In the final section of our extract, the book of Daniel (9:24-27) is drawn upon by Eusebius as scriptural evidence that the time of Jewish favour and prominence, referred to as the “unction/anointing among the Jews” (τὸ παρὰ Ἰουδαίοις χρῖσμα, to para Ioudaiois chrisma), was always prophesied to be limited, to give way to the new era of Christ. The events involving the Jews and Rome described thus far in the passage are stated by Eusebius to be the fulfilment of Daniel’s predictions, with the prince and his troops who destroy the holy city and the temple sanctuary in Daniel 9:26 understood as Pompey and his army. Eusebius claims that he had treated the question of the number of weeks described in Daniel 9 elsewhere, demonstrating that they clearly refer to the number of weeks until Christ’s coming. This may refer to his Proof of the Gospel VIII.2, which elaborates at length upon how after seven times seventy years (490 years), Christ’s coming would put an end to the Jewish prophets, with the centrality of the Temple in worship ceasing and the Jewish people and their Temple being destroyed in a flood.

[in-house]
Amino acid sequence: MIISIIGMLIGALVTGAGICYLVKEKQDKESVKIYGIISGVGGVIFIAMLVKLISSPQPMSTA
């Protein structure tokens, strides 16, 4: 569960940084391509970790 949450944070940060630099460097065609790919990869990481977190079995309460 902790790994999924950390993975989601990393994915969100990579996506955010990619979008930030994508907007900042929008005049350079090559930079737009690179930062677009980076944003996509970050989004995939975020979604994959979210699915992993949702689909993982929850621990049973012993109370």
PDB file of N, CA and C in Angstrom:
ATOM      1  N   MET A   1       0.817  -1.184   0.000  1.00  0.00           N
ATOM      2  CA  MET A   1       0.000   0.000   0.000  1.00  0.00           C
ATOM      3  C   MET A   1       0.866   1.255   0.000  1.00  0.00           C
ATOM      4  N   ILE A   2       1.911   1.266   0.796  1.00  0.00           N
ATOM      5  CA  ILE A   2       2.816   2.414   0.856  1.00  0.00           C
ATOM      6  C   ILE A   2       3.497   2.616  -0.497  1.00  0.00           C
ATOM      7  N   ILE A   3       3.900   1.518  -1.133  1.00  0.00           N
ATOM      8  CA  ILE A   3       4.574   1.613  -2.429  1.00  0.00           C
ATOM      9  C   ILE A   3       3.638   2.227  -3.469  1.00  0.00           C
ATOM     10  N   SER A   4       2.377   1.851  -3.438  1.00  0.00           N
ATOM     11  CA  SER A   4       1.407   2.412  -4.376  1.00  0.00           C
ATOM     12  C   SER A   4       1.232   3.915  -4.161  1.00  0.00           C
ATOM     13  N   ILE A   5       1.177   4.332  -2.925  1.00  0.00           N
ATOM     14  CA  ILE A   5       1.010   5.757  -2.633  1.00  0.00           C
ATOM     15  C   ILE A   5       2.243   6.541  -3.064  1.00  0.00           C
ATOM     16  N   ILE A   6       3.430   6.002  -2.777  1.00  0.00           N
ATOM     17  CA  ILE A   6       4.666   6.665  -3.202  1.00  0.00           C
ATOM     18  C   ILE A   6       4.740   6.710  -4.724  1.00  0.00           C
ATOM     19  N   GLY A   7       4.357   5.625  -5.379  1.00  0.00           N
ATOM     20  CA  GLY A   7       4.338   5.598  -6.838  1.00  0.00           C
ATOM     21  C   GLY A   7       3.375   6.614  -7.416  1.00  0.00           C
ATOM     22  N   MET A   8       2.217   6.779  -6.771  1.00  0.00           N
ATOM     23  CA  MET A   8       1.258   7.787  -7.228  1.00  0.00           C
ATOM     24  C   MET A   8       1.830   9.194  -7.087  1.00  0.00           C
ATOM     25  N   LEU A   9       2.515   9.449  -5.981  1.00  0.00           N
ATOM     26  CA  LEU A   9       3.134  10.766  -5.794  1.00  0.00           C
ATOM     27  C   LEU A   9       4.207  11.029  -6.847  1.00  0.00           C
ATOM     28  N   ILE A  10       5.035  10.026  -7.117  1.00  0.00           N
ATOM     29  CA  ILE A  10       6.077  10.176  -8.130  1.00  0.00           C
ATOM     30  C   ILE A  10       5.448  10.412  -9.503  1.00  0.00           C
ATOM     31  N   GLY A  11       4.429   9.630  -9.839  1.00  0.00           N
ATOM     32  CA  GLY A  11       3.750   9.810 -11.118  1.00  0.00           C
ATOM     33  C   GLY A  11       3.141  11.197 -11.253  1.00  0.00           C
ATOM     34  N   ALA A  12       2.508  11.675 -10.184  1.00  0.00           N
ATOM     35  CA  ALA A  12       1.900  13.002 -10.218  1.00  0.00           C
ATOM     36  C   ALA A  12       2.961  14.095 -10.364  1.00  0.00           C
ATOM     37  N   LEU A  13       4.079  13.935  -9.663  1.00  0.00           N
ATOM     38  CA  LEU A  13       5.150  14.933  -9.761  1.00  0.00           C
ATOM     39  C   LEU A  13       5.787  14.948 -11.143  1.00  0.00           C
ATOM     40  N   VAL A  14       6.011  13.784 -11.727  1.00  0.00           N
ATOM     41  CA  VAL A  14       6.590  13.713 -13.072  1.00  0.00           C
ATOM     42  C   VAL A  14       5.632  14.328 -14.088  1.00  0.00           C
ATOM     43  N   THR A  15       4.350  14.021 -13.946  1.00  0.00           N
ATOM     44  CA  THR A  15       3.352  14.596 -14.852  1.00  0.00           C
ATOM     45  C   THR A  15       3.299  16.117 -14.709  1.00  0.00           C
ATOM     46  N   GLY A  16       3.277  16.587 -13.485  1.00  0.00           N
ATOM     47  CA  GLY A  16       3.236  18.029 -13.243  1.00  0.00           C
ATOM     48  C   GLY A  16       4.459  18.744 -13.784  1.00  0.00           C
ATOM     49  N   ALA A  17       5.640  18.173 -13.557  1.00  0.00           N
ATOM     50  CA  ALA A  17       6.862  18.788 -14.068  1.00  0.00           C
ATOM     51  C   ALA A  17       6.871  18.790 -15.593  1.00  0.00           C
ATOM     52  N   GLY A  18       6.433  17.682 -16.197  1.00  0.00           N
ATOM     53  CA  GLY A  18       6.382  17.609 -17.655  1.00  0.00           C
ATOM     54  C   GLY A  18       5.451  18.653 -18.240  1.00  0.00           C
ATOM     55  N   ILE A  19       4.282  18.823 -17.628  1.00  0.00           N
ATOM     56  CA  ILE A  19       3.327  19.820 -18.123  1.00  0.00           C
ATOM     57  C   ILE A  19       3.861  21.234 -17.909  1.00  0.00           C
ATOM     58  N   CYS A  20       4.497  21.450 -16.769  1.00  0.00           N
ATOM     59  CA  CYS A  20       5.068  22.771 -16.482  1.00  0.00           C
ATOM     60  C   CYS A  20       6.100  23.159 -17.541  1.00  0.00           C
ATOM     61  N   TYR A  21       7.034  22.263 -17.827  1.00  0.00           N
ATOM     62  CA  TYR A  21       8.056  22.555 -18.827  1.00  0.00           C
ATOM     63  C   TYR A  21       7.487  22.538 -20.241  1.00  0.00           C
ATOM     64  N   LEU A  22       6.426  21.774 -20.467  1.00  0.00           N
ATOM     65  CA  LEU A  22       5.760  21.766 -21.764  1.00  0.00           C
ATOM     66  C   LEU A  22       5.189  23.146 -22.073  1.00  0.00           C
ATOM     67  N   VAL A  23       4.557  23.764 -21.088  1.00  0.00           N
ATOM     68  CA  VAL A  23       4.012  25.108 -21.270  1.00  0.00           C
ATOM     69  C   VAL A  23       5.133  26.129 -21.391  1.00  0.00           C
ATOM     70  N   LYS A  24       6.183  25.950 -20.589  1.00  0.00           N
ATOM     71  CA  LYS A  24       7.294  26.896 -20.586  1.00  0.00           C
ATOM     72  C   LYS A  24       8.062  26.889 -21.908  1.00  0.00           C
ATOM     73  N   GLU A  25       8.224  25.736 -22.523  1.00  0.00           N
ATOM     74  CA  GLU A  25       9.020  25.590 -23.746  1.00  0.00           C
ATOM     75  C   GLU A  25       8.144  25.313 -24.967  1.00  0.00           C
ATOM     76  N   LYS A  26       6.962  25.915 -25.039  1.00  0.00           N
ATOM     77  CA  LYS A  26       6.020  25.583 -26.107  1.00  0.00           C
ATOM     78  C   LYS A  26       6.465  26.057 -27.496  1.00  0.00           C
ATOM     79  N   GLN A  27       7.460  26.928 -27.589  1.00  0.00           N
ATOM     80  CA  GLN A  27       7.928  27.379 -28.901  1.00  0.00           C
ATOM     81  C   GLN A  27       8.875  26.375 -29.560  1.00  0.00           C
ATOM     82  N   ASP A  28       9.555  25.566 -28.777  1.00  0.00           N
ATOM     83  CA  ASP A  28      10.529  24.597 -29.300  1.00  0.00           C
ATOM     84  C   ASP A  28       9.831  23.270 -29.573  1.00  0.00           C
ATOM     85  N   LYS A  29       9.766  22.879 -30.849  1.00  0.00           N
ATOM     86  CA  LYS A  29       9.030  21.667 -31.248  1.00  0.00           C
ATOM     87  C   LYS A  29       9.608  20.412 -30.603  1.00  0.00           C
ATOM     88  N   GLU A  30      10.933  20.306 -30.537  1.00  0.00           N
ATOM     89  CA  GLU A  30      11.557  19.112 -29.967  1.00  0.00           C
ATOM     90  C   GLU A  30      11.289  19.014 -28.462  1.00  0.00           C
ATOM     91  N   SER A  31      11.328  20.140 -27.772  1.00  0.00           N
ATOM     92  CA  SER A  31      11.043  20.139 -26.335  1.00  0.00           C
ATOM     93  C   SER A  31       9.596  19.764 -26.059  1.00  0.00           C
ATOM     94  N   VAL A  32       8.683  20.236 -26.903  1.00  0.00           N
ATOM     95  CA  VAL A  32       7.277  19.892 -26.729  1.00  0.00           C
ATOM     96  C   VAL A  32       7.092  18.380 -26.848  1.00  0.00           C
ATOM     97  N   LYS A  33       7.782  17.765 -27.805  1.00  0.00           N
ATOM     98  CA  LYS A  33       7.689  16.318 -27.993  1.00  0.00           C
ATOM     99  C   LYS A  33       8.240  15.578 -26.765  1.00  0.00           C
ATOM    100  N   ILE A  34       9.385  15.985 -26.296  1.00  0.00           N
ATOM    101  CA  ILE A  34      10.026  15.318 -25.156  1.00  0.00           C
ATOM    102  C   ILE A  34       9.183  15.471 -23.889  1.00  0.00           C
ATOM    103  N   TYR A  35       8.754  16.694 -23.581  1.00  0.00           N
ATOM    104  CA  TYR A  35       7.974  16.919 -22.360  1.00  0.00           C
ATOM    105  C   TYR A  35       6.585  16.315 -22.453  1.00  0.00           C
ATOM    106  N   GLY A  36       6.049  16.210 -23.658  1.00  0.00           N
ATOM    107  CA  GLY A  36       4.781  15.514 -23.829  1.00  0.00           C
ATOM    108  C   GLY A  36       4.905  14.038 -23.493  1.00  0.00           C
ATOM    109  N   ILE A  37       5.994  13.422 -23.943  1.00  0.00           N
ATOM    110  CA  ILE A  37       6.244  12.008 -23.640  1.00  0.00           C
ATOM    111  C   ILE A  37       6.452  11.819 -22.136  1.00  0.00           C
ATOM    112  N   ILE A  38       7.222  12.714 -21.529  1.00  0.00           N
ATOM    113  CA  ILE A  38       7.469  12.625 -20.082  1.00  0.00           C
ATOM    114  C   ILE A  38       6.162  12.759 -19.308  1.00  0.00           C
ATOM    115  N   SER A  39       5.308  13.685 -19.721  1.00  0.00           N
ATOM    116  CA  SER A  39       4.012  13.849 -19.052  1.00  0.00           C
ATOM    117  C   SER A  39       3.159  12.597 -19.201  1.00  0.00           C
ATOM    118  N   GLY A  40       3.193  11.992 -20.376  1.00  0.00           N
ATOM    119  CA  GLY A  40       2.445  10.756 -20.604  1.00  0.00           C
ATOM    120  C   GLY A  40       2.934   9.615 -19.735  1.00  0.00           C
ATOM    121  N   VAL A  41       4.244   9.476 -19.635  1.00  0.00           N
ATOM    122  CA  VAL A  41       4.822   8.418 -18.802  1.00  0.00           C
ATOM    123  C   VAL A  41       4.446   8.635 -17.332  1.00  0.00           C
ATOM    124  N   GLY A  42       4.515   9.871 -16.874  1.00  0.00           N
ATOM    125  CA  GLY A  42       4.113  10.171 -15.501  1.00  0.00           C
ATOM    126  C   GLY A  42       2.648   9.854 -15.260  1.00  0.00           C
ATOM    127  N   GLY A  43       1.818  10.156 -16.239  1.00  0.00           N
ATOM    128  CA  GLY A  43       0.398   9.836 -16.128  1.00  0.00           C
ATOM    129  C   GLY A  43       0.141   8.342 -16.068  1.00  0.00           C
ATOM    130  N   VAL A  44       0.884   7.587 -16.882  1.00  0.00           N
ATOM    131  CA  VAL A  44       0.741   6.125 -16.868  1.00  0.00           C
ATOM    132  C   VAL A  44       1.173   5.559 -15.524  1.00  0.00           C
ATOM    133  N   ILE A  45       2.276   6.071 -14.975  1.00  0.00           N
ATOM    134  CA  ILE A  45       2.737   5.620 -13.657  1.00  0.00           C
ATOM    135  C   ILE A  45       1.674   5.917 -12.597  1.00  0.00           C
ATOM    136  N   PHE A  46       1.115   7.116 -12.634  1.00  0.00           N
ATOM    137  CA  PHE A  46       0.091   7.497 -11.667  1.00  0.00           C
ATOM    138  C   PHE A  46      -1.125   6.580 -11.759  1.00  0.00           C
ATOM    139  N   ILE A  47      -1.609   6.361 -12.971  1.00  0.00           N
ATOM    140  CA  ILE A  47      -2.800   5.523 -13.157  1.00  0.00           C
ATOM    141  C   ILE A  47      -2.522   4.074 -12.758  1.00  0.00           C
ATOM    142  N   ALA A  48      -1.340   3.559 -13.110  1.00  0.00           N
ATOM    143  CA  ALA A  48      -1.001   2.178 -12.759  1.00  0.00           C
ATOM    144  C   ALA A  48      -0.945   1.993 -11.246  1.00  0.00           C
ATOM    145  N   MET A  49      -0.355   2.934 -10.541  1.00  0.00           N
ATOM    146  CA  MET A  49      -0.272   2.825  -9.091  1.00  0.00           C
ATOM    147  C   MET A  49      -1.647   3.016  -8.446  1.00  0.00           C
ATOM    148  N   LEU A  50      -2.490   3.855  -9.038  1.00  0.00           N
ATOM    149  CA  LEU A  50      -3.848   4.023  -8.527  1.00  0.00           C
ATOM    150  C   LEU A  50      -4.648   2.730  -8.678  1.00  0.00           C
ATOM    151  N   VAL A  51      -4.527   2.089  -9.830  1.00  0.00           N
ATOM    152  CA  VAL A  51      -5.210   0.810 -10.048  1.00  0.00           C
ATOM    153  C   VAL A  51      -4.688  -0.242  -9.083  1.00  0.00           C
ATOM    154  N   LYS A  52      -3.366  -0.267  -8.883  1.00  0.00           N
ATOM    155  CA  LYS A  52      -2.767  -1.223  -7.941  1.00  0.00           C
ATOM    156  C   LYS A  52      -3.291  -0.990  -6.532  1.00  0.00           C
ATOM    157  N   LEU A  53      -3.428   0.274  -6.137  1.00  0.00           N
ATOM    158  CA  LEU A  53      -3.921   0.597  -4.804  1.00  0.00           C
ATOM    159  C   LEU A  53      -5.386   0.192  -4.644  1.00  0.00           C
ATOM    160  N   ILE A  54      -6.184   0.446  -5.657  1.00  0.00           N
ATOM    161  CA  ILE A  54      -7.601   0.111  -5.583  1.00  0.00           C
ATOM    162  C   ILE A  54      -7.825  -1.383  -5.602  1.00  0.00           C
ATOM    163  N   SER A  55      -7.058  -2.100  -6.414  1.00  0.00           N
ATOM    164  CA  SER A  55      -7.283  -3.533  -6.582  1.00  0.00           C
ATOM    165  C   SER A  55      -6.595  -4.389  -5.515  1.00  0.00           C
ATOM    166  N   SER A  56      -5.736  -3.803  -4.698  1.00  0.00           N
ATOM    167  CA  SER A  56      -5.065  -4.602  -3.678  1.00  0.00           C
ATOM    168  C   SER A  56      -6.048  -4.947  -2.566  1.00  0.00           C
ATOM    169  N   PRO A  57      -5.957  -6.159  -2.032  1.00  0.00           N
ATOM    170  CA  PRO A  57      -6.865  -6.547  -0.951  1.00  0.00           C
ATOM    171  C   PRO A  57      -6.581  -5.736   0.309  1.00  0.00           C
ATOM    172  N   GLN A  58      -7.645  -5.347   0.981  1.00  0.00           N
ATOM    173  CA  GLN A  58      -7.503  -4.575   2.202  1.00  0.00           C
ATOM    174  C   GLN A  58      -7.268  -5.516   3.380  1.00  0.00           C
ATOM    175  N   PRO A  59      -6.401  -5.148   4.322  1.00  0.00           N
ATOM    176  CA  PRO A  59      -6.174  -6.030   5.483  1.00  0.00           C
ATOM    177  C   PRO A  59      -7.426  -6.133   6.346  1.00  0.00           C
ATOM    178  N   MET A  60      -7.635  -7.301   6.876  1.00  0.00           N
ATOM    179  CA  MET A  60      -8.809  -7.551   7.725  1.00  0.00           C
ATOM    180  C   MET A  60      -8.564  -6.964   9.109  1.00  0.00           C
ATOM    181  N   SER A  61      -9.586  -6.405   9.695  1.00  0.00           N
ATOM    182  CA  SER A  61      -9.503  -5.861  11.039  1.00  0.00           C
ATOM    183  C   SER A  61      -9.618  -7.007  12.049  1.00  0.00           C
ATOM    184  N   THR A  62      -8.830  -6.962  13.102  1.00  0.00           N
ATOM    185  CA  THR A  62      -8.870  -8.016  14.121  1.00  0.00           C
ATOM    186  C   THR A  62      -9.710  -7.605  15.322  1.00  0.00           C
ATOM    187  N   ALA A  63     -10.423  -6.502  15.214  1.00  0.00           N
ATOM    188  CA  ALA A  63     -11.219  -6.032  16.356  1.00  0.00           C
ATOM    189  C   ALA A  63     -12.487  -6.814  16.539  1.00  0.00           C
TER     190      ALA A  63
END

To conclude, Eusebius’s presentation of the events leading up to Christ’s advent see the Jewish people and their history as both necessary and important, particularly in terms of the prophetic tradition which predicted the coming of the Christian saviour. As Richard Horsley points out, Eusebius appreciates the Jewish history of prophecy, the patriarchs, and the fact that the Logos, the pre-existent Christ, was working through the Jewish people to make the appearance of the earthly Jesus possible. Moreover, Judaism gave Christianity a claim to antiquity, something which was often claimed to be missing by its critics (see Ecclesiastical History I.2.1) (“Jesus and Judaism,” p. 53). However, the Jewish nation were not to remain a prominent self-governing people, and their subjugation to Rome was something that Eusebius (along with other Christian writers) saw as long foretold within Jewish tradition itself. This is a viewpoint which Eusebius shares with several early-Christian authors, who while recognising that Rome was in many ways an oppressive force to Christianity, also understood it as having a divinely-sanctioned role of punishing the Jews, or at least ending their period of God-given independence, and paving the way for the Christian era (see, for instance, Sibylline Oracles I.387-400; Epistle of Barnabas 16.1-5). Eusebius, who had witnessed and written indulgently about the deaths of numerous Christians at the hands of Rome, would also see the transformation of the Roman world into a Christian empire under Constantine, the subject of Eusebius’s famous panegyrical work, in which the emperor is presented as God’s chosen vessel on earth. The present extract from the outset of the Ecclesiastical History therefore introduces the monumental rise of the Church with its beginnings in the subjugation of God’s formerly favoured people, the Jews, by the dominating hand of Rome, which would itself become the vehicle for Christianity in due course.